Friday thoughts - step back, prioritise self, identify high value add activities.

So I've had a little while since writing anything of substance for the blog, and in some recent work I have  revisited the subject of really effective prioritisation setting, I touched on it at points in the  Mastery Exercise pieces so having it appear as a topic in real life has been interesting - at the danger of sounding like a broken record I'll expand or work through it again briefly.

Prioritise high value add activity

So there are a couple of strands to a fairly widely used priority setting process, one is to apply the Pareto principle or 80/20 rule to our activities - to remind us that is the 'rule' that says 80% of our output is derived from 20% of our activity.  It's not a thing of fact, but a principle that we seem to find works, and if applied as theory can help to redirect us to doing things that make the biggest difference, add the most value.  At the same time it can help us to stop doing things that add little value at all. 

Under pressure we can get driven into doing things that are urgent and very immediate in impact and leave aside the things we can shuffle on - even though they are in fact very important, or could be great value add.  

Reflection time

I have said, and again this came out in the  Mastery Exercise, that the best leaders take time to focus on the stuff which appears on their list as 'not urgent' & 'adds value', to do this there is some bravery required, because it means stepping away from the 'urgent & adds value' stuff which is where we tend to find we end up, stuck in day-to-day busy-ness.  The day-to-day stuff has to be done, but if we never bring our attention to  some of things that can make a difference, our advance is slower than it could be - our potential less likely to be realised.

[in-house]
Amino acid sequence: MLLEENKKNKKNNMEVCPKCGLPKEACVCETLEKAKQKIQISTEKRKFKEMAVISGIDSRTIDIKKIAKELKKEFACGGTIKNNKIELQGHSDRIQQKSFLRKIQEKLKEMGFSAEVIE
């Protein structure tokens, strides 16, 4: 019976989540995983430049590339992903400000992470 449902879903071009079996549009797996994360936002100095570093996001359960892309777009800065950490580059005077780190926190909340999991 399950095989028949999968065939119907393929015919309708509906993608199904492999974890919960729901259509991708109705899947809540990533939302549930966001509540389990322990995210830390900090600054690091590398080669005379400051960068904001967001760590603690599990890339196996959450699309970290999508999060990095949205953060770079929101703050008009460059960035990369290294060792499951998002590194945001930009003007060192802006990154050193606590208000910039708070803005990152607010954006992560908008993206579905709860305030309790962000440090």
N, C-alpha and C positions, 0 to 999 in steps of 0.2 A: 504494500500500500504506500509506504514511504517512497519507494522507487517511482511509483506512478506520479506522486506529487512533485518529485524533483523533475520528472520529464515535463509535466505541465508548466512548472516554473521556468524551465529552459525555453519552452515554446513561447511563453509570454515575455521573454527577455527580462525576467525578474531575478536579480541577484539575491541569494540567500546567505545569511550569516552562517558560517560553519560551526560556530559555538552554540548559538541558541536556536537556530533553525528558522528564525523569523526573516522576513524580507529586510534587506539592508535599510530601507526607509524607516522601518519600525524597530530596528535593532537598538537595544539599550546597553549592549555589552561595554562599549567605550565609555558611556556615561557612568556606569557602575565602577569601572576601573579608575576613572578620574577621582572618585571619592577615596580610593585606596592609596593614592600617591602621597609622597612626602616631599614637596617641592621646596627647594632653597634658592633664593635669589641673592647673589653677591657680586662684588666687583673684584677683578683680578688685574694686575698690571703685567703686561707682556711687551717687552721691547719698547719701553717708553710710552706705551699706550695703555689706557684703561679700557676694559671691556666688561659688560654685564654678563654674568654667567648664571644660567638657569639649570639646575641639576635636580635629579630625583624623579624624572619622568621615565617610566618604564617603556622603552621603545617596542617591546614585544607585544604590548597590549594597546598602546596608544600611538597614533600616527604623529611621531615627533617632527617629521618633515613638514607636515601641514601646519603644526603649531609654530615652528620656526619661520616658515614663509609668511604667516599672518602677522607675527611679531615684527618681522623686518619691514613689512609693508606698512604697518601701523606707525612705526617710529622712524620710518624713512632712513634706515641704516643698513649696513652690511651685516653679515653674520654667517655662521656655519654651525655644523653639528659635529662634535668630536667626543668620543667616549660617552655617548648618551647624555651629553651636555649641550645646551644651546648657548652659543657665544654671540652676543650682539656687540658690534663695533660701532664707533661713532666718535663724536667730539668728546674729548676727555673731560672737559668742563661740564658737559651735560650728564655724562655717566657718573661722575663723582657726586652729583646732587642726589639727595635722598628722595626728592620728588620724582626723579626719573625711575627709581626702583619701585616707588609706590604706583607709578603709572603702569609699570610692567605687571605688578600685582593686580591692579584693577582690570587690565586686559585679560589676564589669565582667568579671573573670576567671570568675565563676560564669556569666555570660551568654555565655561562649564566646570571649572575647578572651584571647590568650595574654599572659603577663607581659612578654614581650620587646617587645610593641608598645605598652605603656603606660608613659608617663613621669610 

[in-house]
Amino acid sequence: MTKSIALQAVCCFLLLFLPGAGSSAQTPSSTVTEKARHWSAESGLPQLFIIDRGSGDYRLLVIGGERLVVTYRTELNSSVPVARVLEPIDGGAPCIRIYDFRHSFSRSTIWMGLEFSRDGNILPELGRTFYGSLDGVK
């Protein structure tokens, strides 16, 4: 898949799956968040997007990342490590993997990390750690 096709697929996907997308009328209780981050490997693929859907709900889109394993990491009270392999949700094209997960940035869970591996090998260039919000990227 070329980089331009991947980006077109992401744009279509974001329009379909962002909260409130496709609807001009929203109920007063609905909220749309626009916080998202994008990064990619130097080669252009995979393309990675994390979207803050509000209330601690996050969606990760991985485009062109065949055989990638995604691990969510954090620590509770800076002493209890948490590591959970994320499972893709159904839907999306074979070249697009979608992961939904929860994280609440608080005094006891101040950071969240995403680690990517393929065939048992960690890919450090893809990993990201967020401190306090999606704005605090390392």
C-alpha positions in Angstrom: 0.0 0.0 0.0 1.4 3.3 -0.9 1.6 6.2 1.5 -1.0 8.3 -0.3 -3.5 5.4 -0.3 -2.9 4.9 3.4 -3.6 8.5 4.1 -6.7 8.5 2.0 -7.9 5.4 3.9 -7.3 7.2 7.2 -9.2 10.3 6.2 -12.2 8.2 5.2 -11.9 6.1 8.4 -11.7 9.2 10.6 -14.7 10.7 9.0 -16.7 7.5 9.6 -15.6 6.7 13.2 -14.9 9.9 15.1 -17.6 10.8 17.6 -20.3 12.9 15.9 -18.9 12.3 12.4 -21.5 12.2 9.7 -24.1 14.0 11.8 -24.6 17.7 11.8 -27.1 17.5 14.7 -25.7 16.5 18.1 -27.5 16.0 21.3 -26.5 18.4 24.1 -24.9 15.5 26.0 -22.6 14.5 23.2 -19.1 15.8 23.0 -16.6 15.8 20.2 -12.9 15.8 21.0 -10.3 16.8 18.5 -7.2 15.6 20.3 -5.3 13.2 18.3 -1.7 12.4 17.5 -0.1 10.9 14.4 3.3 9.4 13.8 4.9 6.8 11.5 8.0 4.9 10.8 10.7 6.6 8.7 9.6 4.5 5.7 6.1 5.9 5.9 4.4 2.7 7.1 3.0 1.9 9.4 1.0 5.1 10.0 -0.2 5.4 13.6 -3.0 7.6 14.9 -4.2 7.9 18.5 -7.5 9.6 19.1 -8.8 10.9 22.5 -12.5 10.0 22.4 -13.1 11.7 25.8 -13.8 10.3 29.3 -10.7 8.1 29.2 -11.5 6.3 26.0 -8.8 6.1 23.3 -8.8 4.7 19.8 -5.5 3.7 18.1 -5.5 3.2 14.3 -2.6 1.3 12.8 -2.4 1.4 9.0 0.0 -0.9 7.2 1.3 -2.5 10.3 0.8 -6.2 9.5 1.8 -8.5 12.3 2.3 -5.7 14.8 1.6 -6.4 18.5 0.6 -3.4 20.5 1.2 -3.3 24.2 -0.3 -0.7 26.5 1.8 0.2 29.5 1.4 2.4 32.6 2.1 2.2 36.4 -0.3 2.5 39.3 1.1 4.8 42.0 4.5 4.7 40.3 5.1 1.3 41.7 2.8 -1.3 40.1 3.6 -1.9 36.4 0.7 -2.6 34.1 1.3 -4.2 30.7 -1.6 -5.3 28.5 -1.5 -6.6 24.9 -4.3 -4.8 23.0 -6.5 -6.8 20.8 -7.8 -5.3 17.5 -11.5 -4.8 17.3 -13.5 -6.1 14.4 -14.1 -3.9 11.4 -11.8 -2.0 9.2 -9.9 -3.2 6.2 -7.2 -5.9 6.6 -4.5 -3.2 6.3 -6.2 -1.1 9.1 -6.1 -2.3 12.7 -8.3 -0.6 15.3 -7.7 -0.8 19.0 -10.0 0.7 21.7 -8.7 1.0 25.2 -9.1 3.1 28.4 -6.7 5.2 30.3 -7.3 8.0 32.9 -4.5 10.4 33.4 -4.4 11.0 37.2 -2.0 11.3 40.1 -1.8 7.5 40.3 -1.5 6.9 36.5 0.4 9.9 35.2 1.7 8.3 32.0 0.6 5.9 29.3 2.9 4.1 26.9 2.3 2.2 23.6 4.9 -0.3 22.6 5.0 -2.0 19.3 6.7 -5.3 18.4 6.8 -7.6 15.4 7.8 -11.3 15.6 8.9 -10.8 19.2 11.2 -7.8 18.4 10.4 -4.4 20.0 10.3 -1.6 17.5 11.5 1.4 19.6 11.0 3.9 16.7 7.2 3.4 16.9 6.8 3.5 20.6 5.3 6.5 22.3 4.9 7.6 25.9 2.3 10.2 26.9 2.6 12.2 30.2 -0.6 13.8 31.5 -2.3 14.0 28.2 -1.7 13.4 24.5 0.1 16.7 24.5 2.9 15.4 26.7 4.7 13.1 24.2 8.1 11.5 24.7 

• That's why I have continued to recommend taking time out to check in on yourself and asking yourself how you are doing on things - because it is a great value-adding activity, that takes no time.
Just taking that 5 minutes out, every day, to reflect and ask yourself a few questions, perhaps read something one day, check out your diary the next, check your priorities on another - you get the idea.
  • If you are training for something, or aiming for a promotion, whatever goal you are working towards, take some time to remind yourself of it, to remind yourself of what it requires from you.